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Monday, July 28, 2014

Two Tales Of Twins From Ancient Greece And Rome By Ursula Dubosarsky. Armidale, Christmas Press, 2014

This is the third publication by Christmas Press, and just as beautiful as the others. Like the first two, Two Trickster Tales From Russia by Sophie Masson and Two Selkie Stories From Scotland by Kate Forsyth, it's written by a respected veteran writer of Australan children's books. 

Unlike the first two, it's taken from mythology rather than folk tales and mythology is different. It can get nasty. More kudos, then, to Ursula Dubsarsky for managing to adapt stories about characters who in the original myths were not particularly sympathetic, for children! The two stories are about the childhood of Apollo and Artemis and that of Romulus and Remus. It does have to admit that the story of the twins who founded Rome is not one with a very happy ending, but manages to avoid telling the young reader that Romulus murdered his brother. For the Romans, it was terribly important, the story of their founding, and the killing was just a part of it. Myth and legend can be nasty, simple as that.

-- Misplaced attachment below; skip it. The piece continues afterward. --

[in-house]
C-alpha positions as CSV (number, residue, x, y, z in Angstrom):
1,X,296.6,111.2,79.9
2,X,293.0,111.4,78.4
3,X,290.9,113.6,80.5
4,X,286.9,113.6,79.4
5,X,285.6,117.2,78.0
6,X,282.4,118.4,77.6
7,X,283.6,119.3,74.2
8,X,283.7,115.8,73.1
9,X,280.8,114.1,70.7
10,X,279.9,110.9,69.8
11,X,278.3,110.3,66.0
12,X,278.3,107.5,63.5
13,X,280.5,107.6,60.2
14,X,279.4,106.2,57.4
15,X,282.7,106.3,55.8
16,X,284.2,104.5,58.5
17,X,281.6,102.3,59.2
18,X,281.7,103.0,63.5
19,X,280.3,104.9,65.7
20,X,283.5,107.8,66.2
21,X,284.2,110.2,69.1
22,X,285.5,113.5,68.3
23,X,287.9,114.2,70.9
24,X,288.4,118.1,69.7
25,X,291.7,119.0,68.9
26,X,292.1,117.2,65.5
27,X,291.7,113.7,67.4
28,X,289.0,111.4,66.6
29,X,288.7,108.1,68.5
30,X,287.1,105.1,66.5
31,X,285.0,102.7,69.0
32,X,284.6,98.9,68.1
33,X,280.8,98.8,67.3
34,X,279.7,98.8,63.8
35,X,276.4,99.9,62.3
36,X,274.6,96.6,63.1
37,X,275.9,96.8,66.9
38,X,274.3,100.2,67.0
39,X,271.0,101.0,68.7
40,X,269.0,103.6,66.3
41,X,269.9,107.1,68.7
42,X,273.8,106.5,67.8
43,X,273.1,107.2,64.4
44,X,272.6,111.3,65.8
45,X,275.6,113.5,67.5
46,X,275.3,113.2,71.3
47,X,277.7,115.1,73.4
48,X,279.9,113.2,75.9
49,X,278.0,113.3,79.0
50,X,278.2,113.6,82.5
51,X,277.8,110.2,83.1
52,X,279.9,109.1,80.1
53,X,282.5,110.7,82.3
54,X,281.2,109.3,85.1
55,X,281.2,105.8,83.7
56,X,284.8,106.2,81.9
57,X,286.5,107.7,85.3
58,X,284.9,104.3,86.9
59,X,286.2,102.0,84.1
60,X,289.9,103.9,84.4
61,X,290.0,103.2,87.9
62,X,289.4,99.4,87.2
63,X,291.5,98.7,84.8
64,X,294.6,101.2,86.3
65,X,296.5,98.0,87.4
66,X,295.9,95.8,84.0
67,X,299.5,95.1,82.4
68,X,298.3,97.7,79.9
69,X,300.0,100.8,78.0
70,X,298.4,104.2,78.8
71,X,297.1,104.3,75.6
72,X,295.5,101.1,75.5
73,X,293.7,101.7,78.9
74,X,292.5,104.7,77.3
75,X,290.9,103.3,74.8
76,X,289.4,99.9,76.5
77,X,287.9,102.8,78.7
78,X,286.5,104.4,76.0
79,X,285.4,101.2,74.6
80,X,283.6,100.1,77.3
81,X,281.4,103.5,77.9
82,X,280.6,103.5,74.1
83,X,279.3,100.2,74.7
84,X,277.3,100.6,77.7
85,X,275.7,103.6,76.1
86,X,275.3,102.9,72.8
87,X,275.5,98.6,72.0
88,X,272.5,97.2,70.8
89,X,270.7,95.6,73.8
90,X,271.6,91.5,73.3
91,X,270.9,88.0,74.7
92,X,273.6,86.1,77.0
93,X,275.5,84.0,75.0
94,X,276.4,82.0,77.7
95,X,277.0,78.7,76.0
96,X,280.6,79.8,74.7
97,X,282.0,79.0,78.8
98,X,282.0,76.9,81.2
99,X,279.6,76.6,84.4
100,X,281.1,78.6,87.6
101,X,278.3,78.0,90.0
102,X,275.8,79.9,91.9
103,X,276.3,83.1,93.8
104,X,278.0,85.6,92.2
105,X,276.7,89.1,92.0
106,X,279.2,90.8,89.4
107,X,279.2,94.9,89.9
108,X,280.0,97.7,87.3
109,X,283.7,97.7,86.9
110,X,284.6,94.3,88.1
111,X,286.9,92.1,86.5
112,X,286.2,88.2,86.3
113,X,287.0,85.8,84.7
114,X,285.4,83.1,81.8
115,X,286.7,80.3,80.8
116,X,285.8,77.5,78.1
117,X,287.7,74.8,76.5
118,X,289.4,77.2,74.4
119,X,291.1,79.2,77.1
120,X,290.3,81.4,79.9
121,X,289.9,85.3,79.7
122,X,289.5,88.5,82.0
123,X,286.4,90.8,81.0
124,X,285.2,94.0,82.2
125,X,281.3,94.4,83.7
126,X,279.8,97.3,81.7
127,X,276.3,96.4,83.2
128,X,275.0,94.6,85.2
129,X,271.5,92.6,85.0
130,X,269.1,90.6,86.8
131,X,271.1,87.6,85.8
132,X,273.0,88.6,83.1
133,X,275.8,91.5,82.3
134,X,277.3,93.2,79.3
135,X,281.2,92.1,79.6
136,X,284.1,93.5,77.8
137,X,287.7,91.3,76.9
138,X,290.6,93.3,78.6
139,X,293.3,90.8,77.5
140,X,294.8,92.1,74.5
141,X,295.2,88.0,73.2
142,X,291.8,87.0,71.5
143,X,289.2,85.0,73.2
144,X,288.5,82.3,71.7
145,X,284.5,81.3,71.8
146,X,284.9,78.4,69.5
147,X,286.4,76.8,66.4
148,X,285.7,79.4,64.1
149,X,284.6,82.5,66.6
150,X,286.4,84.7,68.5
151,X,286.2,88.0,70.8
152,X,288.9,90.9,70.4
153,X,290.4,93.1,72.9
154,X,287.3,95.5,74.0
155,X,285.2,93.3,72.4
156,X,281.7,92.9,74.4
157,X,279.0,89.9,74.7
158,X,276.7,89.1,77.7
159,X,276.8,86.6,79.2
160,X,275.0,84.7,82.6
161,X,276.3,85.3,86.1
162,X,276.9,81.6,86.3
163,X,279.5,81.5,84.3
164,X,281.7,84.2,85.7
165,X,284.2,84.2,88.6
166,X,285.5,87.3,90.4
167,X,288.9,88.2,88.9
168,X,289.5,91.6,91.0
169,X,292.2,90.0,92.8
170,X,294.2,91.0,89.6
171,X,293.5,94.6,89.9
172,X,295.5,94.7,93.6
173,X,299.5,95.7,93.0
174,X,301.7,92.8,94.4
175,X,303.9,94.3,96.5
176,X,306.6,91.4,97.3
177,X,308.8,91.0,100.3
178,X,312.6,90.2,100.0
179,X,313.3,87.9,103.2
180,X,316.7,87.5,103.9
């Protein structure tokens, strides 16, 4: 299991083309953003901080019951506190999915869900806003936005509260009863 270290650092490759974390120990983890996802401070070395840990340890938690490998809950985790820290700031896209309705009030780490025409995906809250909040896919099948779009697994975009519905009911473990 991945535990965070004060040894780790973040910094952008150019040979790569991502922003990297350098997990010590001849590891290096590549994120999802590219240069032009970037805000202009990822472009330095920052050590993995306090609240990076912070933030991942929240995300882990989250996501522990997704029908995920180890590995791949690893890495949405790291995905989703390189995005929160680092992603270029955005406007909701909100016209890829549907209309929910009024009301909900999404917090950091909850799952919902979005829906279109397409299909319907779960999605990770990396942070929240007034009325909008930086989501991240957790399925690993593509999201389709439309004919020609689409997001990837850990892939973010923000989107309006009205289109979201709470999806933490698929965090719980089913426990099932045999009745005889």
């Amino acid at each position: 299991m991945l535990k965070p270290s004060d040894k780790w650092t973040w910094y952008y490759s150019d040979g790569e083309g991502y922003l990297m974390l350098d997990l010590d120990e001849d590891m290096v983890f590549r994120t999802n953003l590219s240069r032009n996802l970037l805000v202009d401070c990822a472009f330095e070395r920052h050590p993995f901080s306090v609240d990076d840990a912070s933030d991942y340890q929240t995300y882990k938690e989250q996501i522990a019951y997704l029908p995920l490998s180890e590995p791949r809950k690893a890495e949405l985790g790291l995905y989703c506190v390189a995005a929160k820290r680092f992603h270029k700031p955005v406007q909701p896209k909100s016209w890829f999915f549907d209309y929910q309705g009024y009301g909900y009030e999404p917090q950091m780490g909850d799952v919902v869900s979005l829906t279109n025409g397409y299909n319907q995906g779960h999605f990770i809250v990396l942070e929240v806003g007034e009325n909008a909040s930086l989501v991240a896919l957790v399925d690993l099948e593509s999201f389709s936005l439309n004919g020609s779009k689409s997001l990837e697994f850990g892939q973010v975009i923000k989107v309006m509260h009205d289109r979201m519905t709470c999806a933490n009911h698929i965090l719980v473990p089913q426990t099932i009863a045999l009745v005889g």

The art by David Allan is gorgeous, well worth the price of the book, even if it weren't for the stories.

Read it to your young children or let the slightly older ones read it for themselves.



Ursula Dubosarsky said...

Sue, thanks for this very friendly review - and yes, I did stop the story just short of sibling murder! I wouldn't have if it was integral to the part of story I was telling (concentrating on the childhood/babyhoods of the mythic characters.) As you wisely noted, it can be pretty hard to bring small children into some of these marvellous enduring tales because they are so violent, so extreme - often of course laced with quite extreme and bizarre sexual violence. So that is why I decided to concentrate of the childhoods of the gods, which were not without their extreme elements, but which I thought that young children could more identify with and enjoy. Anyway, what a LONG comment - my apologies. I found the project very interesting and simply love David's illustrations. So thank you again for taking the time and insight to review it.

Sue Bursztynski said...

Hi Ursula, welcome to my blog! Glad you liked the review.